House Speaker John A. Boehner is unlikely to heed that advice when he and President Obama play a highly anticipated round of golf on Saturday. For one thing, Speaker Boehner, who has worked hard to maintain his single-digit handicap, is a better golfer than the president (by as many as 15 strokes, according to reliable estimates) and is not expected to dutifully tank his own game. Already, the Ohio Republican has used the “golf summit” as a chance to score a few political points off Mr. Obama, who finally — after much prodding by Mr. Boehner — invited the Republican leader to play 18 holes with him.
Last week Mr. Boehner embraced a “very good idea” he said he’d heard on a cable TV program — a suggestion that he tell Mr. Obama: “Mr. President, you can have all the strokes you want. It’ll just cost you a trillion dollars per stroke.”
In the annals of presidential golf history, the Obama-Boehner round next weekend is an oddity. A president has never played a round of golf with the leader of the opposing party who was also considered a near-lock to win the match (the closest thing was a round L. B. J. played with Dwight D. Eisenhower in February 1968 at Seven Lakes Country Club in Palm Springs, Calif.; Ike won in a breeze). So, perhaps Mr. Obama deserves to be spotted a few free strokes for sporting courage.
More important, the timing of the “golf summit” is curious (and not just because it coincides with the United States Open at nearby Congressional Country Club in Bethesda, Md.). Two wars (three, if you count health care; four, if you count Libya), a stubborn economic downturn and partisan rancor combine to make the president’s decision to play with Mr. Boehner a surprise and one that appears to offer more downside than upside to the White House.
Perhaps Mr. Obama was motivated in part to try to neutralize the criticism leveled by some right-leaning commentators about his Sunday devotion to golfing with his buddies; they see him benefitting from a media double standard that hurts Republican presidents who take to the links. But despite all the noise, Mr. Obama has played less often than some presidents, like the Democrat Bill Clinton and the Republican Eisenhower, although more frequently than other Republicans, like George W. Bush and his father. Some might say there is a another double standard: Mr. Boehner’s longtime passion for playing golf with lobbyists to raise money for his political action committee scarcely raises eyebrows.
But the president, who has not used golf outings to raise money for his re-election campaign (much to the chagrin of senior Democratic fund-raisers), takes a different approach to the game. He rarely, if ever, plays golf for anything but fun. Mr. Obama’s more than 70 rounds as president have been played almost exclusively with a tight circle of White House aides and close friends from Chicago or Hawaii, usually on one of Andrews Air Force Base’s three championship-level courses.
Mr. Boehner has been practicing often of late, and he has sounded determined not only to defeat the president but do it by a lot of strokes. Meanwhile, expectations of a golf-cart political breakthrough are being lowered at the White House and on Capitol Hill. “They will not resolve the budget negotiations on the back nine — at least I don’t expect that,” Jay Carney, the White House press secretary, said last week. “This is more of a social outing.”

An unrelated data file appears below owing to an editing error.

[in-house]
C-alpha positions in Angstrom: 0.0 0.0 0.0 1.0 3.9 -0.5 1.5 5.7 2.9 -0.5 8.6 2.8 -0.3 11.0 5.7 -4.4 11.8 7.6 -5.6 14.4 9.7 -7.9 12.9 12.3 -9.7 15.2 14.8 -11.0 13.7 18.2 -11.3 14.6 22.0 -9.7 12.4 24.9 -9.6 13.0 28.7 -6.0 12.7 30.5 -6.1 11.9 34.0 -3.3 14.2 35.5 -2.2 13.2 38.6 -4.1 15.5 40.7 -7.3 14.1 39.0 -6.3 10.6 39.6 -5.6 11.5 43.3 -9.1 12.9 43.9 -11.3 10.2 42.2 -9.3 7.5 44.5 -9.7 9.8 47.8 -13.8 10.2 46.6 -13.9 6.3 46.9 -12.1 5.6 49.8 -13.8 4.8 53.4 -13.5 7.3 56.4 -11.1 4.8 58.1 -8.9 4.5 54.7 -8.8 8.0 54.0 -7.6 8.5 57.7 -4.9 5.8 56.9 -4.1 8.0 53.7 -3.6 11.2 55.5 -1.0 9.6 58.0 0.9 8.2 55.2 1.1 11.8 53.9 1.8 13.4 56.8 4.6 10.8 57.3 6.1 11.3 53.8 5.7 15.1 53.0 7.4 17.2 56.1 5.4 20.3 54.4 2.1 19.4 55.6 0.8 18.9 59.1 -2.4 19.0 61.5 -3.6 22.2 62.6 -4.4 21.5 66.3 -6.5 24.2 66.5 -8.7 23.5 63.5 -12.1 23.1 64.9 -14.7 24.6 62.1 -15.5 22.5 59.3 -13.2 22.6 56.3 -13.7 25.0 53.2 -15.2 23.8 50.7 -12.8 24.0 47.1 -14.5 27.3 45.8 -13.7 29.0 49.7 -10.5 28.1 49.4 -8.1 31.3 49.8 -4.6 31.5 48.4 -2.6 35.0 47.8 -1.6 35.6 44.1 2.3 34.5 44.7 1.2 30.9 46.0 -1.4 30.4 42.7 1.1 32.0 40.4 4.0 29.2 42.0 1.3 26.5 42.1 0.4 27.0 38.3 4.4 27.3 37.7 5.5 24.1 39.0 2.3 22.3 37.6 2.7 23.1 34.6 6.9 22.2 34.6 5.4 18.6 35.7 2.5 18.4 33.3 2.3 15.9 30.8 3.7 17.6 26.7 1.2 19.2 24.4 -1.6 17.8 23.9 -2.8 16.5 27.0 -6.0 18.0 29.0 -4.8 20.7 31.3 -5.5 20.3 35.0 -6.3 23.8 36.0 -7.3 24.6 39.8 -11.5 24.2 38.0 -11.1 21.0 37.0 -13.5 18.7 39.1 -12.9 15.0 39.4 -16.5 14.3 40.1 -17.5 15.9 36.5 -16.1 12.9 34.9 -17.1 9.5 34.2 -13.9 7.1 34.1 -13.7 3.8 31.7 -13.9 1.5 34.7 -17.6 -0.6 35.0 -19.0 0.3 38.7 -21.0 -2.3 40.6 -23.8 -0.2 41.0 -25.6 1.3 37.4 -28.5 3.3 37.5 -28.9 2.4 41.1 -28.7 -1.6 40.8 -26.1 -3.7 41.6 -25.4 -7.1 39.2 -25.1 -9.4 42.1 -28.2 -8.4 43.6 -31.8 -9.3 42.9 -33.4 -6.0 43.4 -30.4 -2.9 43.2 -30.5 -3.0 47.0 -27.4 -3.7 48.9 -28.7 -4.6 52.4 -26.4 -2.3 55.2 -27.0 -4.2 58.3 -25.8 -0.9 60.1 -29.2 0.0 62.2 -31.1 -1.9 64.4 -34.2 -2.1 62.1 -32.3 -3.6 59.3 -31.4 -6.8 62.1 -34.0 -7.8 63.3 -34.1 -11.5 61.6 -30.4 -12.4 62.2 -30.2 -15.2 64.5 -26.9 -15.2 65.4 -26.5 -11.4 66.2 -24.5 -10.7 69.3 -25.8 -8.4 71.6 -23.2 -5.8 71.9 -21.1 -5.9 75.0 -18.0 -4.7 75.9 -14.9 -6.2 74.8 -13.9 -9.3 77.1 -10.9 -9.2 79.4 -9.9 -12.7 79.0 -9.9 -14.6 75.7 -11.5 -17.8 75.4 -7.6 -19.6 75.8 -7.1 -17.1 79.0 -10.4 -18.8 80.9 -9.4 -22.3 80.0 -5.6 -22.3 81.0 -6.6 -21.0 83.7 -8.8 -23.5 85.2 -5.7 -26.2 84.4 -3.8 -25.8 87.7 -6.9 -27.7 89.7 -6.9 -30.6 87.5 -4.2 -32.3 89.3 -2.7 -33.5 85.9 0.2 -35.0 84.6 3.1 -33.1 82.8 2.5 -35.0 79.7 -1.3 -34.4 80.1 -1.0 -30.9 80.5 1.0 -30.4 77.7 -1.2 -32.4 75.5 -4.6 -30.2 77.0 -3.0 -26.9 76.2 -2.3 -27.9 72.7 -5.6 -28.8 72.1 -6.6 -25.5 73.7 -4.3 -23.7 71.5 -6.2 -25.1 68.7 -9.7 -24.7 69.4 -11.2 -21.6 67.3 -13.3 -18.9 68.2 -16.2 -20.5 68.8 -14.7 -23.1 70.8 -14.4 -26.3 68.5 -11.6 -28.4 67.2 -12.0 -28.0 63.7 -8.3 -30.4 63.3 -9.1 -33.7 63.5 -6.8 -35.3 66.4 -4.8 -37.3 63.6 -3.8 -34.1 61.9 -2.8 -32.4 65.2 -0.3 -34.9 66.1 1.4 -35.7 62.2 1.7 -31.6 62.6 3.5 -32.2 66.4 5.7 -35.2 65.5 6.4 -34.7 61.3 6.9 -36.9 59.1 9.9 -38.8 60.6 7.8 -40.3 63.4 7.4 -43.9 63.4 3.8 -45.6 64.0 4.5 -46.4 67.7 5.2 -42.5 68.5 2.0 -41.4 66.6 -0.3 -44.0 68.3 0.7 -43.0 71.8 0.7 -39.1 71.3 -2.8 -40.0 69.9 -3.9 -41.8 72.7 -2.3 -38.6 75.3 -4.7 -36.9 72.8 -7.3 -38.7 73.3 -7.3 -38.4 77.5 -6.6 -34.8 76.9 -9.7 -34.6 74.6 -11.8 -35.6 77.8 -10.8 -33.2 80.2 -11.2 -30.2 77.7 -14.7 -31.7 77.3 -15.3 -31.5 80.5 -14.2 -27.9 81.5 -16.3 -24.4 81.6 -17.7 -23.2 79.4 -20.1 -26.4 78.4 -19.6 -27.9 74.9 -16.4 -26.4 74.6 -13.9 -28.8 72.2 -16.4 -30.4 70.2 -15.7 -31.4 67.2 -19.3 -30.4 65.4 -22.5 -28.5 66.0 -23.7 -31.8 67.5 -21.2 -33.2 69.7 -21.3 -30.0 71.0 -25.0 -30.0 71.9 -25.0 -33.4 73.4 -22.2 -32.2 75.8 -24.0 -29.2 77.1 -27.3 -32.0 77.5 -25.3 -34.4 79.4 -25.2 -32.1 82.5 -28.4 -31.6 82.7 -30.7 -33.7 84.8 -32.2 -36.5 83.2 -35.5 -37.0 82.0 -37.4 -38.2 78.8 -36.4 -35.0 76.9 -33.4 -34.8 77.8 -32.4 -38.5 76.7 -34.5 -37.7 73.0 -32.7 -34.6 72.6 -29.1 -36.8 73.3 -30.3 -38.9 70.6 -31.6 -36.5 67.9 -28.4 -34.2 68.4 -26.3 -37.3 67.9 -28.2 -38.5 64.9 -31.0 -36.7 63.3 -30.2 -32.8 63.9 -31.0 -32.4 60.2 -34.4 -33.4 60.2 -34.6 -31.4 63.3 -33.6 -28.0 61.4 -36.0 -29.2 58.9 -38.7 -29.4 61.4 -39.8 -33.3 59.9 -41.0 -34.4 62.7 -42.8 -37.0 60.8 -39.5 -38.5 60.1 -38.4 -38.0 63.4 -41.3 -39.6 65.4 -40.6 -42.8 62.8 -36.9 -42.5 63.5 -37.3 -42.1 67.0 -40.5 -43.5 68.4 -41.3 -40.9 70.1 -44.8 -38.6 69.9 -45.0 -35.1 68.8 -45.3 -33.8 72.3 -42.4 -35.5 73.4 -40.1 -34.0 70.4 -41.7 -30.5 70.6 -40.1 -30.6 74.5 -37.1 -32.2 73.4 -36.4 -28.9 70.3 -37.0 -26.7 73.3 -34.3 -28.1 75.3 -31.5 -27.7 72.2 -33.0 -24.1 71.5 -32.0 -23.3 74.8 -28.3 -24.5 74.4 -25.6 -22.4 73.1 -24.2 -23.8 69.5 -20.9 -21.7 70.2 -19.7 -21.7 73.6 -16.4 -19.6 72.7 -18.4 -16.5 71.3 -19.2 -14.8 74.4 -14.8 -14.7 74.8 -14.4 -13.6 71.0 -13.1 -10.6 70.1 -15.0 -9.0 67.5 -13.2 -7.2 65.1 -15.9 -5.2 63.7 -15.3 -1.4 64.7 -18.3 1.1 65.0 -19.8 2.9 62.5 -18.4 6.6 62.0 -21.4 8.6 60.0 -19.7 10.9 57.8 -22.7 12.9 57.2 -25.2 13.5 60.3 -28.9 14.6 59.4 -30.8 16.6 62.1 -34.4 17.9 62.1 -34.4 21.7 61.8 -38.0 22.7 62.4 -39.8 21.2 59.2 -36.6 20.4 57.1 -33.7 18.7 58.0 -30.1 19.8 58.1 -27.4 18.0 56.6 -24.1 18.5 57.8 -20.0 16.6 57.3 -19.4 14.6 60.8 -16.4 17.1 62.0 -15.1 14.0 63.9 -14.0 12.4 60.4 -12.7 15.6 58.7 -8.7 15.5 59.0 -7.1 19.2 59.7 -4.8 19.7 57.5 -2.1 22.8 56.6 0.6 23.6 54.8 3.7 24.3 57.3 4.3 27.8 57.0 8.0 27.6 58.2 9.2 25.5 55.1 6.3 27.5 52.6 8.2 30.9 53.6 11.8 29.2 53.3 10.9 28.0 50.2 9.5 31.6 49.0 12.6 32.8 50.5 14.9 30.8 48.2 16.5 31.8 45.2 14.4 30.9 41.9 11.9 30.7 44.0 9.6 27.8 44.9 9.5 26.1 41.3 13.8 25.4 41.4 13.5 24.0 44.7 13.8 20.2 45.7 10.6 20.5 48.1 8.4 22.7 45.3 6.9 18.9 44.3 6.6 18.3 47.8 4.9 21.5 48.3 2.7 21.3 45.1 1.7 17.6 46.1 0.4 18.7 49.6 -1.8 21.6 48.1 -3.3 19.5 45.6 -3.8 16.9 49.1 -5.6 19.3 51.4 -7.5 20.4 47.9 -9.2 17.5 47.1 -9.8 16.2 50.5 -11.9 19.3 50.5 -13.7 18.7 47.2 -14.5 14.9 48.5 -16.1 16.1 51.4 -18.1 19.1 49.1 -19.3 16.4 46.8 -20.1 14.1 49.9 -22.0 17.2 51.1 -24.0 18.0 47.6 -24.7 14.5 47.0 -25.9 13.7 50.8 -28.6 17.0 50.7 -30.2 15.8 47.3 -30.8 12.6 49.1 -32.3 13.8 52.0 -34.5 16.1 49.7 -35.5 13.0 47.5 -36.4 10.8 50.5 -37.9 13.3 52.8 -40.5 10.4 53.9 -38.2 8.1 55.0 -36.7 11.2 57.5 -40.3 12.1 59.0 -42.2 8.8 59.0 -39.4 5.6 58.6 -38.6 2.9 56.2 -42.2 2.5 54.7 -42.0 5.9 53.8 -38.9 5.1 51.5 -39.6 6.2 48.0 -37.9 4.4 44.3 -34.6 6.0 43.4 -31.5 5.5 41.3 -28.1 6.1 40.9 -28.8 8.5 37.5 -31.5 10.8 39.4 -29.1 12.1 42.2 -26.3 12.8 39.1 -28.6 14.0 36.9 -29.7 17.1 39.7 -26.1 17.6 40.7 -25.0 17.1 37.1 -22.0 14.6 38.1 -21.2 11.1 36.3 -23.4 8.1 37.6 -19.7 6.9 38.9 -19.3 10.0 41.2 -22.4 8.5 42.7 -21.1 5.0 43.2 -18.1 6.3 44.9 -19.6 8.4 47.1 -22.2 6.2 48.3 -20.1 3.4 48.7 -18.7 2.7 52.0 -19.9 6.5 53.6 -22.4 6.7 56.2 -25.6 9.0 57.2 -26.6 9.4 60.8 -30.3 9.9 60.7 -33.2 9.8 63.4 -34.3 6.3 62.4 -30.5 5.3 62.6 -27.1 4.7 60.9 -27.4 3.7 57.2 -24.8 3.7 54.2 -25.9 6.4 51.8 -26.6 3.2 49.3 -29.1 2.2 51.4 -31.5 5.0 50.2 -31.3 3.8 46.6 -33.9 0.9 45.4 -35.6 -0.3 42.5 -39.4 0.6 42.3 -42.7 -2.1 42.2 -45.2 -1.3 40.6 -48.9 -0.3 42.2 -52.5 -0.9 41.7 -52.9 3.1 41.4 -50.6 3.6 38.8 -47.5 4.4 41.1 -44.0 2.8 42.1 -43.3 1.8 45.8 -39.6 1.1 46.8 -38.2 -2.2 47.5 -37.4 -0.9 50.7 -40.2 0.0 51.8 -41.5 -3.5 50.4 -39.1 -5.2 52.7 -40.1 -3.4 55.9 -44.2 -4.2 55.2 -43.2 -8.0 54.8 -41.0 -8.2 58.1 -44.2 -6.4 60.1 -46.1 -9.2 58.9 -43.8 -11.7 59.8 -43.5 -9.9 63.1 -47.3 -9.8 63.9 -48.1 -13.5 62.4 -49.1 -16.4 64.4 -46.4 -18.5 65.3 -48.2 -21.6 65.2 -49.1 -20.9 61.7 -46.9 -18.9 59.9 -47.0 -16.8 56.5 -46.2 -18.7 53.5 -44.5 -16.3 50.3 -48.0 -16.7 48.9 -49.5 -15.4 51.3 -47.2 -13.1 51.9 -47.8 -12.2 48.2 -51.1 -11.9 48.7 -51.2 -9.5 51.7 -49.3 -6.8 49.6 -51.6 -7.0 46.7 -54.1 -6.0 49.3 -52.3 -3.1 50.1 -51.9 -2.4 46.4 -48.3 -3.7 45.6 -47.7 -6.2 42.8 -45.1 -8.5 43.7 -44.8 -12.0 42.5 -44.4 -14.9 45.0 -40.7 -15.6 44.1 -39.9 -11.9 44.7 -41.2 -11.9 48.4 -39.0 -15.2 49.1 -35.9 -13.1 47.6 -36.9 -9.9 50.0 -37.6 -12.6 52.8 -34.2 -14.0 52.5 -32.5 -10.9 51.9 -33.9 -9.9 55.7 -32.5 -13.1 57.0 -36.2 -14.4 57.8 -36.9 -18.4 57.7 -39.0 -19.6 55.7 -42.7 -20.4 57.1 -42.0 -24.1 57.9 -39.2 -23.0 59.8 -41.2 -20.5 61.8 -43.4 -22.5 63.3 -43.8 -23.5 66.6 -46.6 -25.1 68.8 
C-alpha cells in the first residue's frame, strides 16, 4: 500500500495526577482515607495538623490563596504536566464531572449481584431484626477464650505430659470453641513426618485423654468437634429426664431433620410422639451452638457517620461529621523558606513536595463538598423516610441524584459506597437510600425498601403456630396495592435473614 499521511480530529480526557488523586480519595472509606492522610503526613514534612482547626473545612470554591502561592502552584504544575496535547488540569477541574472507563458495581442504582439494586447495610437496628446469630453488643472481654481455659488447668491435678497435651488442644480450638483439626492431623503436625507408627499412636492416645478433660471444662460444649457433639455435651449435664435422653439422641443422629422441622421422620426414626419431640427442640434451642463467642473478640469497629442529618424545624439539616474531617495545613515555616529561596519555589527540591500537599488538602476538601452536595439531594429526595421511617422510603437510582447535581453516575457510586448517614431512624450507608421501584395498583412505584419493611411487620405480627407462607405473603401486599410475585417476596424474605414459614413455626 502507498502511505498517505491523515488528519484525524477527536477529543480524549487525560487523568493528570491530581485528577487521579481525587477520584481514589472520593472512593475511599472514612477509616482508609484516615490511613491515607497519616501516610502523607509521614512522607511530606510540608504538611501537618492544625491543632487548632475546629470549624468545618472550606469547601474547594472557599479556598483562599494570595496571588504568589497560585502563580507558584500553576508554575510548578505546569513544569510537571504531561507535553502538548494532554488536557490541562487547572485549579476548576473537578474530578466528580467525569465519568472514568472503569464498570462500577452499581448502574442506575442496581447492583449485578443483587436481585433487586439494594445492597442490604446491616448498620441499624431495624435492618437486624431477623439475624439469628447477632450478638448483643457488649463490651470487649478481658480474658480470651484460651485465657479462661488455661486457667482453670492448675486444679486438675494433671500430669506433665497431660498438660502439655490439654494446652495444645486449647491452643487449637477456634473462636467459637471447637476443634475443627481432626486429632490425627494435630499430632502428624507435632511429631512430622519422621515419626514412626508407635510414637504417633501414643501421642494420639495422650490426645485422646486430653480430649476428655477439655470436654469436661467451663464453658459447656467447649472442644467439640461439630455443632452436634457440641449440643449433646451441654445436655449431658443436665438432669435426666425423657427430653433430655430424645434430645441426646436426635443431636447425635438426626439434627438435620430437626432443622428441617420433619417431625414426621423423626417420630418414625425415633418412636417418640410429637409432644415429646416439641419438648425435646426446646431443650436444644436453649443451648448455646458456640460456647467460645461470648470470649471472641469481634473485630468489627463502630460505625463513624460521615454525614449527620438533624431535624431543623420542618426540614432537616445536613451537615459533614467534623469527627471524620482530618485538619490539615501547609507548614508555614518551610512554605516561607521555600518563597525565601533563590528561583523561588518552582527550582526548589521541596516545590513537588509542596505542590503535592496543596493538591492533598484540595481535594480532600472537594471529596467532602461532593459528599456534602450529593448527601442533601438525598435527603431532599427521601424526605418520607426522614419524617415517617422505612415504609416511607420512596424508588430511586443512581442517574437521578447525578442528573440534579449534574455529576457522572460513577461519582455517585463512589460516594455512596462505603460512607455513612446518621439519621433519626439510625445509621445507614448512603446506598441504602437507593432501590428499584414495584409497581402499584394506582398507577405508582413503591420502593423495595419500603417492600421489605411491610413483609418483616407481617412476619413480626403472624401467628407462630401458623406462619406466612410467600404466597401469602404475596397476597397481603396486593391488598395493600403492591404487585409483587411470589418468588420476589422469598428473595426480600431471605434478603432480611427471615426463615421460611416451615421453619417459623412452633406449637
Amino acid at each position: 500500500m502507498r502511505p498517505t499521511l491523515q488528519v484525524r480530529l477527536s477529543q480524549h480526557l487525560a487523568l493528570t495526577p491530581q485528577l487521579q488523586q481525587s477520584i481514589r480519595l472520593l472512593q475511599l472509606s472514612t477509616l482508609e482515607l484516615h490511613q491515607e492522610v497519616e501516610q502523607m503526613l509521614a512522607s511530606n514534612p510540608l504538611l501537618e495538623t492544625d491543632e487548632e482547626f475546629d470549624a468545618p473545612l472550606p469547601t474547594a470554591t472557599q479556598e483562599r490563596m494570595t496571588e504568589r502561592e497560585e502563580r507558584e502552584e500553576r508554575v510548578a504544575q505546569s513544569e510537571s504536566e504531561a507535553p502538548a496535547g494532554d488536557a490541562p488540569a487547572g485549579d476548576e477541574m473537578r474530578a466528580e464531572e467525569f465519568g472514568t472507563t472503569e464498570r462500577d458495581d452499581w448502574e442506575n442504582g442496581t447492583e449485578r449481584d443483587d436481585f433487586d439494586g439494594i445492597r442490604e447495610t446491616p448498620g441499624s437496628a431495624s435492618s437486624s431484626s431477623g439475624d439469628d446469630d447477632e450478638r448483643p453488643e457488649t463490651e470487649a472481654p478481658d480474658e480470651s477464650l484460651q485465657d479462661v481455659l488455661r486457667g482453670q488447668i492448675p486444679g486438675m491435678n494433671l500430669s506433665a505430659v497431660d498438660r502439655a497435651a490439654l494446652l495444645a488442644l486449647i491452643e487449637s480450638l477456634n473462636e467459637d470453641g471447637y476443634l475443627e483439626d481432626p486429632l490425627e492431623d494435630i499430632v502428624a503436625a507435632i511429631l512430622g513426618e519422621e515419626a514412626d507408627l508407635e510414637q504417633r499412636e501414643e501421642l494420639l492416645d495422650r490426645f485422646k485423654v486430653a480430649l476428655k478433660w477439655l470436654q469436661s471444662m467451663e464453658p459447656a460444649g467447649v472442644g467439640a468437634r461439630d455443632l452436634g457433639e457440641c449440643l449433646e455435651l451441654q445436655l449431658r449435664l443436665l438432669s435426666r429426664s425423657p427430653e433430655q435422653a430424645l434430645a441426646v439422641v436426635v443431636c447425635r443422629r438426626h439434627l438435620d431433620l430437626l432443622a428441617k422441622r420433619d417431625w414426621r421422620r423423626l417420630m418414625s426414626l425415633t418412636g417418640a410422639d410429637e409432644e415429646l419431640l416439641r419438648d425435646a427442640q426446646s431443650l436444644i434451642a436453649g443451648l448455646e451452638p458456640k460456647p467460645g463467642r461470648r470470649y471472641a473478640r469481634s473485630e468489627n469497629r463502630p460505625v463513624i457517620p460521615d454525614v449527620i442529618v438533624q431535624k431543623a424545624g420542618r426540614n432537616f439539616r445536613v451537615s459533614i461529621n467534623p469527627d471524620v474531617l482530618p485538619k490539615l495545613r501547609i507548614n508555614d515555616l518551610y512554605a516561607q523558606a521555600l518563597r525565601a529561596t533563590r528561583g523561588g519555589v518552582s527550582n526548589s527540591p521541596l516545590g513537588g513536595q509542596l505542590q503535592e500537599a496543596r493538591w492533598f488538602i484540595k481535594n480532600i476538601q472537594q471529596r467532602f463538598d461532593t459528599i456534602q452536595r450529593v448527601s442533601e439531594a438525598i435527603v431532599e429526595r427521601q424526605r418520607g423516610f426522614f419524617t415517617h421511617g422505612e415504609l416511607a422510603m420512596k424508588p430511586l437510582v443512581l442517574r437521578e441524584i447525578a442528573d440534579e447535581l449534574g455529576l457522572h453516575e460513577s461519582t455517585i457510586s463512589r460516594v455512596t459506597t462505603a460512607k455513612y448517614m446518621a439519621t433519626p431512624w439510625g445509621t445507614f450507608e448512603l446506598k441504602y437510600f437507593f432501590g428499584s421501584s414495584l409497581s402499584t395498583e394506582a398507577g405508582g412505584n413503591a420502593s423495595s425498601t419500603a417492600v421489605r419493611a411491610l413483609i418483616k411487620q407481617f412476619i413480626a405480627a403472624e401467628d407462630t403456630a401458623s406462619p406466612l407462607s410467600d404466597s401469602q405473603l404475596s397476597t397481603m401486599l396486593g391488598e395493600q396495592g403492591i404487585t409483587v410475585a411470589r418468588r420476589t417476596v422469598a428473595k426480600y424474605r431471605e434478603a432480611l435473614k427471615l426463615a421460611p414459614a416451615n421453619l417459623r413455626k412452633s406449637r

Nearly all past golfing presidents didn’t bother with such outreach to opponents, sticking instead to playing with members of their own party. President John F. Kennedy, for example, played a round or two with senators — William Stuart Symington and George Smathers, both friendly Democrats. As the best presidential golfer and a member of the Harvard golf team, J. F. K. could more than hold his own. President Warren G. Harding played with like-minded senators and congressmen but politics was absent; they all wagered heavily on the action (during some rounds, there was a bet on every swing). They also drank on the course and in the clubhouse — during Prohibition.
Beginning with William Howard Taft, 15 of the past 18 presidents have played golf. Most, like Eisenhower, Clinton and Gerald R. Ford, played for the sheer love of the game, even if their frequent rounds (and sometimes iffy score-keeping) caused political opponents to snipe and gripe. Ike, in particular, played so often that his critics said he invented the 36-hole work week. A few presidents, like Calvin Coolidge and Ronald Reagan, played sparingly and even somewhat grimly.
Like most of his predecessors, Mr. Obama says he enjoys golf because it allows him to momentarily escape the pressures of the Oval Office. Happily, he leaves the public and the press behind on the first tee, and doesn’t have to see them again until a few paces past the 18th green. No reporters, armed with scorecards and little pencils, are permitted to follow.
“It’s the only excuse I have to get outside for four hours at a stretch,” Mr. Obama has said.
The gilded game has never boosted a president’s approval rating. The political scandals involving Tom DeLay, Jack Abramoff and golf have not helped. And in late 2003, President George W. Bush stopped playing, saying, “I don’t want some mom whose son may have recently died to see the commander in chief playing golf.”
Only one president played golf purely for political reasons. L. B. J. had zero interest in the game until his aides convinced him that he could use Congressional Country Club and other courses to lobby recalcitrant senators to support his civil rights legislation. If he got that, he’d chalk up an afternoon chasing a little white ball as something other than a waste of time.
When asked to reveal Mr. Obama’s current handicap, Mr. Carney, the White House spokesman, joked, “That’s classified.” L. B. J., on the other hand, said: “I don’t have a handicap. I’m all handicap.”